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Finnish investigator Helena Ranta to testify at Milosevic trial
Helsingen Sanomat
November 26, 2002

Finnish forensic odontologist  Helena Ranta has been called to testify at the United Nations War Crimes Tribunal in The Hague at the trial of former Yugoslav President Slobodan Milosevic.

Ranta's testimony is likely to be significant, because she was the head of the forensic investigations into the events in the Kosovo village of Racak in the winter of 1999, where about 40 Albanians were killed by Serb forces.

The event was something of a turning point in the Kosovo War. It was then that the Western countries took active political, and finally military action: NATO bombardment of Yugoslavia began in March of that same year.

At the trial so far, both the prosecutors and some witnesses have made reference to Ranta's report. Milosevic himself has also made frequent reference to Ranta's studies at the trial which began in February this year.

The exact date of Ranta's testimony remains unknown, as the court will not reveal the witnesses' schedules in advance.

"I would hope that the testimony would be given before Christmas. However, the schedule is a bit tight, which means that I will probably go to The Hague after the beginning of the year", Ranta said when interviewed by telephone.

She said that she expected to be questioned intensely by both the prosecutors, and by Milosevic. "I will undoubtedly have to answer questions such as whether or not the events at Racak meet the criteria of a 'massacre'. I must be prepared for everything."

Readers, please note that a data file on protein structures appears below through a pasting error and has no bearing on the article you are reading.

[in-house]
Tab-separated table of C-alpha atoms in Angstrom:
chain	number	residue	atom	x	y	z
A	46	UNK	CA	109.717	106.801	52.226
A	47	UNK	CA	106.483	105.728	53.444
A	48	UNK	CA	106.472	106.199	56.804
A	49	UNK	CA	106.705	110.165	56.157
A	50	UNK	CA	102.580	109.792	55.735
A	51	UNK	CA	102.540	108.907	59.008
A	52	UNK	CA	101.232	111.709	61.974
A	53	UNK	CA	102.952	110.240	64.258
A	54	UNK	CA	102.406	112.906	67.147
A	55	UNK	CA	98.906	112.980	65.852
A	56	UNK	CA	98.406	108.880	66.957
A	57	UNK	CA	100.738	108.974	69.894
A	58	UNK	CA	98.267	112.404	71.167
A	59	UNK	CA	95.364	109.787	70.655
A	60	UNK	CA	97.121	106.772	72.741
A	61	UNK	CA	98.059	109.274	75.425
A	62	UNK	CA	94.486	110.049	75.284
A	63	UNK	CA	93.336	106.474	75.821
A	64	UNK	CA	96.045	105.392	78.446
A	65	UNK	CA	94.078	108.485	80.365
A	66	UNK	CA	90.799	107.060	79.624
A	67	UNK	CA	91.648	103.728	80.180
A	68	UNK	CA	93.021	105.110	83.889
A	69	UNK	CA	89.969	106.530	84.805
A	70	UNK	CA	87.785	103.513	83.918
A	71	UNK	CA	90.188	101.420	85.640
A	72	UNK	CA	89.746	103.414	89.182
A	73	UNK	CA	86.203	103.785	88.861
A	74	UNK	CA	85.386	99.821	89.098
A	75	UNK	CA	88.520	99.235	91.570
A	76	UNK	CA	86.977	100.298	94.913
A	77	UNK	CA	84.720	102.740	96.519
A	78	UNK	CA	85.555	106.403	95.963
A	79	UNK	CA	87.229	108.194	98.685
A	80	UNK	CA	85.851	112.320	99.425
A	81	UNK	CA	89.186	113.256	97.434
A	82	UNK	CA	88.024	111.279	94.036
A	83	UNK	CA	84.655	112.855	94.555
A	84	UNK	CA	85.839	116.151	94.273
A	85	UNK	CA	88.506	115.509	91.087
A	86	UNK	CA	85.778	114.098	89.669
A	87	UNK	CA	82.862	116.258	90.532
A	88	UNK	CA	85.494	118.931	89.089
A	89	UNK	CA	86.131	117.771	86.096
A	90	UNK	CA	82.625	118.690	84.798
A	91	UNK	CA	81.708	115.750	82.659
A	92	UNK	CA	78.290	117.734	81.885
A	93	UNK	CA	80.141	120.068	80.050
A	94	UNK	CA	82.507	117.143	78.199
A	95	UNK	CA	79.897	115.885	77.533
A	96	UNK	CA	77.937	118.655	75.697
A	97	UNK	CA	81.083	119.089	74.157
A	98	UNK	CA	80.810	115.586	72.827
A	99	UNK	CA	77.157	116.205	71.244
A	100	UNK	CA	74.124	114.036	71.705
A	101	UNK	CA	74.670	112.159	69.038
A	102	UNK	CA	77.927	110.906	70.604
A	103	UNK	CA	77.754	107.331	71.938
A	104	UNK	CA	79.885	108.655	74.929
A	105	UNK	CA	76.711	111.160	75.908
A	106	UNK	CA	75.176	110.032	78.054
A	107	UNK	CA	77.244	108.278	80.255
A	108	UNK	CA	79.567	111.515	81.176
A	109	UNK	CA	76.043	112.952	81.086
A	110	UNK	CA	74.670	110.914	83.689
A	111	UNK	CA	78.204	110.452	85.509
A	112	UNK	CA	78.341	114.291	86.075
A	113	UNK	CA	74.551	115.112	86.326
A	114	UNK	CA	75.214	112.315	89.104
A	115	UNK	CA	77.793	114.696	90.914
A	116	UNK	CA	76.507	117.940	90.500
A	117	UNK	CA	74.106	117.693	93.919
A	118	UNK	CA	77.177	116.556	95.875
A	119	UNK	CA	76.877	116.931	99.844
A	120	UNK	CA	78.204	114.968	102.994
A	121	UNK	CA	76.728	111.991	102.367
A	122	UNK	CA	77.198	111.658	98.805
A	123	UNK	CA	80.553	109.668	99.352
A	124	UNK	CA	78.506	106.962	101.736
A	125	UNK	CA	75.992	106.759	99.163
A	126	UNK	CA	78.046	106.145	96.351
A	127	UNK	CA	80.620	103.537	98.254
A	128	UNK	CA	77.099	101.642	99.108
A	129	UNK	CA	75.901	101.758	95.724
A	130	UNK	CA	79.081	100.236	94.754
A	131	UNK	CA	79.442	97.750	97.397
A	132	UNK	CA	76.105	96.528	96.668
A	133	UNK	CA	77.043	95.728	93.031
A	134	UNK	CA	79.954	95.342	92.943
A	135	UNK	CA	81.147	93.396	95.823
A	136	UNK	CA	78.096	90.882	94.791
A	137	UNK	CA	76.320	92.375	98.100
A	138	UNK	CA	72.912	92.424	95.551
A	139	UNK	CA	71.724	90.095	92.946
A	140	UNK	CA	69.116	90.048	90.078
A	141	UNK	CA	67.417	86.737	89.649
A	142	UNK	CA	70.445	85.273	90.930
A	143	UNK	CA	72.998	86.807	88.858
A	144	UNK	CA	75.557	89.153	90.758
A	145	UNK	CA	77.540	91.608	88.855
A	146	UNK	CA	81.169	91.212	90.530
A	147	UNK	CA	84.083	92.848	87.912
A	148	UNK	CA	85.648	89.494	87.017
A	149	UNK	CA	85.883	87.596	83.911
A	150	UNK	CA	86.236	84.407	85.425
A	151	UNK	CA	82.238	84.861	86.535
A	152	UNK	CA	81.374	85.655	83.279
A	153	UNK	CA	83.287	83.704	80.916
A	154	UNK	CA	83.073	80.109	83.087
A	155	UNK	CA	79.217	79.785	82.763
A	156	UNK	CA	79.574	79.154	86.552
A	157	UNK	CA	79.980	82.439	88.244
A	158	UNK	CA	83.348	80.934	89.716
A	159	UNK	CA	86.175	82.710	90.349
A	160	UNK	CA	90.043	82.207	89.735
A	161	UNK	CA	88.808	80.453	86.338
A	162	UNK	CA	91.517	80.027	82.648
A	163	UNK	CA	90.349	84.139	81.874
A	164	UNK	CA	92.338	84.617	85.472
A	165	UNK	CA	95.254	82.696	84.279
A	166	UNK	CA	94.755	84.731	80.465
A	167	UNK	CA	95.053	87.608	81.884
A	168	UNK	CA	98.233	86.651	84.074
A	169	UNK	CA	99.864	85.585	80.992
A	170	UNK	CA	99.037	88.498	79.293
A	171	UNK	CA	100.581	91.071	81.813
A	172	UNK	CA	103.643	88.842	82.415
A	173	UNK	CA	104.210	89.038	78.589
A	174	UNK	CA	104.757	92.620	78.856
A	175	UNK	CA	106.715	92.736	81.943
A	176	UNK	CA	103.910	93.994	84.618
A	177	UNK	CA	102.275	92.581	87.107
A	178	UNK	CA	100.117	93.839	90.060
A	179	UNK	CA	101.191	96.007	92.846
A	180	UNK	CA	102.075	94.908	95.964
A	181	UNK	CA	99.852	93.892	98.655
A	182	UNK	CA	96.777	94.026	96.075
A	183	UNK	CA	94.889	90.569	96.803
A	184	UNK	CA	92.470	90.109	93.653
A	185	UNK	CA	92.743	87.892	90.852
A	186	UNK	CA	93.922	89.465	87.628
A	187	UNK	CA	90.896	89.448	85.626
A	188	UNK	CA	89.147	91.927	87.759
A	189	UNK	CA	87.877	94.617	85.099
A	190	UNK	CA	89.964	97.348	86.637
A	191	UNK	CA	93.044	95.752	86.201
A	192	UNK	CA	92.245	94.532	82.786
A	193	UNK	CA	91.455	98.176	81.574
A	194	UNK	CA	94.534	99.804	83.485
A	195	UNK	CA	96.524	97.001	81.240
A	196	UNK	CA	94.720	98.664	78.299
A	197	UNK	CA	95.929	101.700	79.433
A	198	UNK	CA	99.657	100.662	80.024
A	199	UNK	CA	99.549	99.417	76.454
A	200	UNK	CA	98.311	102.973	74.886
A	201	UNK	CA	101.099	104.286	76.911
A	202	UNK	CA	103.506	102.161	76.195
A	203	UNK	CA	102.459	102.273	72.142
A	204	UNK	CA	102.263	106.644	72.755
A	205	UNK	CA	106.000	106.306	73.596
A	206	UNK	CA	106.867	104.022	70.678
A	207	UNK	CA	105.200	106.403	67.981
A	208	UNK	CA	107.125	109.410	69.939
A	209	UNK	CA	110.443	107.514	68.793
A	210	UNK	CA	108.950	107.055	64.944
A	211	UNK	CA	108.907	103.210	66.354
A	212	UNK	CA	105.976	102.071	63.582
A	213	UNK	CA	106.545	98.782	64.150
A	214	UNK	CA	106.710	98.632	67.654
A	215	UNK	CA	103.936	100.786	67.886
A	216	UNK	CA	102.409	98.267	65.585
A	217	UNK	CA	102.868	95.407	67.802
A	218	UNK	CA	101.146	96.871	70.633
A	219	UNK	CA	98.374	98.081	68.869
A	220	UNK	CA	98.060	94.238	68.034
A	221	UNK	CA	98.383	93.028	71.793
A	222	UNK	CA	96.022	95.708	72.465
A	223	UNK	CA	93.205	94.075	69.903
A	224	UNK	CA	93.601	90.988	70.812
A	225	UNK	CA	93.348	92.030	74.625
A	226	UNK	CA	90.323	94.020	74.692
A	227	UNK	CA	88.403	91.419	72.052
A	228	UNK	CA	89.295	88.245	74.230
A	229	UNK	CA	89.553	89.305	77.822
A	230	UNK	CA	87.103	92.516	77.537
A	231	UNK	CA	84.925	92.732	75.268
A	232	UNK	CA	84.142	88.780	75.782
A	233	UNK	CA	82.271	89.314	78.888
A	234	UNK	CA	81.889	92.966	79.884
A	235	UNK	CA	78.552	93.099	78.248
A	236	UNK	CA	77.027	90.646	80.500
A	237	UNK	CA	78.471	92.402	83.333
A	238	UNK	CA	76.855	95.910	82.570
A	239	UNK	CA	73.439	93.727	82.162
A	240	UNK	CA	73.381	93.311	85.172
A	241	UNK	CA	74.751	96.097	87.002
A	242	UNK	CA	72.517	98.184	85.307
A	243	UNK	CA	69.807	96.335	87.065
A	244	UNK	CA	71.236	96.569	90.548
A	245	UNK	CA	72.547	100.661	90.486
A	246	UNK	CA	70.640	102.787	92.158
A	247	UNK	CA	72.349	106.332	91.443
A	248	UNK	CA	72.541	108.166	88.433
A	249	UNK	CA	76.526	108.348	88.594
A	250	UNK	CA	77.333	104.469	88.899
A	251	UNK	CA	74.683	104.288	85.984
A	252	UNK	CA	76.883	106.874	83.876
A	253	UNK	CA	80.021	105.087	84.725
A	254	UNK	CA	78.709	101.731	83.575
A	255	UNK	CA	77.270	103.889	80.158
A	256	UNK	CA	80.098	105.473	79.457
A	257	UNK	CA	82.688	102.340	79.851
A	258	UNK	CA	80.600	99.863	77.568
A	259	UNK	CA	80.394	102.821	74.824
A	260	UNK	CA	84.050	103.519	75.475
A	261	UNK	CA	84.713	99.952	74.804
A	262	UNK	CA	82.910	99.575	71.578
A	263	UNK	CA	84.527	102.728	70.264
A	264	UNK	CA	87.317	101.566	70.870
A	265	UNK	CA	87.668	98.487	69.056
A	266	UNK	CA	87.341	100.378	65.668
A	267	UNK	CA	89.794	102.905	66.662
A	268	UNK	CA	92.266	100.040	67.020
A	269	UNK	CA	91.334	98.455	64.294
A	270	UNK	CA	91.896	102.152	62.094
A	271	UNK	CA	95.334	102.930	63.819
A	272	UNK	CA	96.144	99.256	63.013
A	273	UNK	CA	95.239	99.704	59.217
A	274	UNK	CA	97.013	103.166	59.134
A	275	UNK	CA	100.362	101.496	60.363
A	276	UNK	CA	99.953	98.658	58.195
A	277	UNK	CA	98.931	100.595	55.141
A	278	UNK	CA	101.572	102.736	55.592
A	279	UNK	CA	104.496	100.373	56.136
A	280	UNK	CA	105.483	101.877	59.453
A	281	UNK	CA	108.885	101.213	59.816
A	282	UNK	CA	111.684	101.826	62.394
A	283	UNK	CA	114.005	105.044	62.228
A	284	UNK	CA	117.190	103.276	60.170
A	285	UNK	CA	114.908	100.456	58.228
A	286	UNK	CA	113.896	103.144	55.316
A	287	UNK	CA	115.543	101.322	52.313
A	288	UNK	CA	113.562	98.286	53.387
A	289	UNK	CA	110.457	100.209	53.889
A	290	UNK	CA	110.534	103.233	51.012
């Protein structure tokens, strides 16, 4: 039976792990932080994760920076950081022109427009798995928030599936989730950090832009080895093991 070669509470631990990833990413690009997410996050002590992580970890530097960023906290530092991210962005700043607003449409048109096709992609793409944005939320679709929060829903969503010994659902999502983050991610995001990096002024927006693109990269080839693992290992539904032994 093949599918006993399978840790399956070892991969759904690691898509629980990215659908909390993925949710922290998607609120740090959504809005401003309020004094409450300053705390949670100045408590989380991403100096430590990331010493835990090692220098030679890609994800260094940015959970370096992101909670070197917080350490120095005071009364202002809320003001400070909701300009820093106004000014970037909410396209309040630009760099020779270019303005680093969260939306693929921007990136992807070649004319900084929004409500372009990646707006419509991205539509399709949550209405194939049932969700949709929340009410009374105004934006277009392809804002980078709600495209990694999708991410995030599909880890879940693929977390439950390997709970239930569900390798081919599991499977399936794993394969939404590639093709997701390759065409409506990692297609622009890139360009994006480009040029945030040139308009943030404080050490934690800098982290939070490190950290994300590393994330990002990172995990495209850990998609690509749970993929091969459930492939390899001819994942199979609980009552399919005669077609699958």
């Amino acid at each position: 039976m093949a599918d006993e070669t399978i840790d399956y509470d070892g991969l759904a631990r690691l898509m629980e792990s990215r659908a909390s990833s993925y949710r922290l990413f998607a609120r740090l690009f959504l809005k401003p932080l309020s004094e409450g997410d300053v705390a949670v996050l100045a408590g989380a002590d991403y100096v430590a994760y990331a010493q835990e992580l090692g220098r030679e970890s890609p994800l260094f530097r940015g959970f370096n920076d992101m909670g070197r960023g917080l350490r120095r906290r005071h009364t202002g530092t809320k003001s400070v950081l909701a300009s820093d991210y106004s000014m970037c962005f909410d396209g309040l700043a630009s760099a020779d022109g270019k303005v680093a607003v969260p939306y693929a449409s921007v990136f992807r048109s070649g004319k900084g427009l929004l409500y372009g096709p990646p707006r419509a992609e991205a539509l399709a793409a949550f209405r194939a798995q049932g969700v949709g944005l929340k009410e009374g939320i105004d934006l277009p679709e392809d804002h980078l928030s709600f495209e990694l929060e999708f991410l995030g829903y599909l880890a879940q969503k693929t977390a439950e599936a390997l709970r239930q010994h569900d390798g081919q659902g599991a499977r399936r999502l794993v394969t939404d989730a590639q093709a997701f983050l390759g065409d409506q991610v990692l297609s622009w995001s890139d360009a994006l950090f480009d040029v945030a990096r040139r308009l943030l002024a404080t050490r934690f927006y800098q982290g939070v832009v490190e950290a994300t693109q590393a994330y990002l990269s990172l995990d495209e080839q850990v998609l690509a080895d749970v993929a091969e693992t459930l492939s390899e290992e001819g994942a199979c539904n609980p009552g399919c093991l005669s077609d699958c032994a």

These kinds of fine distinctions had an especially important significance in the winter of 1999 when NATO member states were pondering whether or not a possible bombing war against Yugoslavia would be justified.

During the investigations Ranta found herself in a somewhat awkward situation, when she was called upon to give a legal opinion on the events of Racak. As a doctor Ranta refused to use any term other than "crime against humanity".

"Many expected Ranta to say that it was a massacre. However, she was not a lawyer. Instead, she worked to determine causes of death. Her task as a pathologist was not to define the events in legal terms", explained prosecution spokeswoman  Florence Hartmann by telephone from The Hague on Monday.

During the events at Racak suspicions were voiced in the world press that the forensic team was working under pressure from the West. Ranta herself insists that there was no attempt by the United States or Germany to influence her conclusions.

The decision to call Ranta to testify comes at a somewhat strange time; testimony on the massacres in Kosovo had concluded at the trial, and now the focus is on the wars in Bosnia and Croatia.

"It is still the same trial, even though there are many parts. At first we believed that Ranta would not have to be there in person. We thought that her thousand-page report would have been sufficient evidence on its own", Hartmann said.

Experts say that the prosecution noticed too late that Ranta's personal testimony would be a very important part of the process.

On the last day of the Kosovo testimony the prosecutors asked the judges for permission to call Ranta to testify so that she might confirm what she had said in an interview in June with the Swiss publication Weltwoche, where she described the results of her investigations in Racak in detail.

The judges denied the prosecution's request to call her as a prosecution witness. Instead, they decided to call her to the stand themselves. This was seen as somewhat exceptional procedure in a UN court, where witnesses are usually called either by the prosecution or the defence, rather than by the judges.

Originally published at http://www2.hs.fi/english/archive/news.asp?id=20021126IE10

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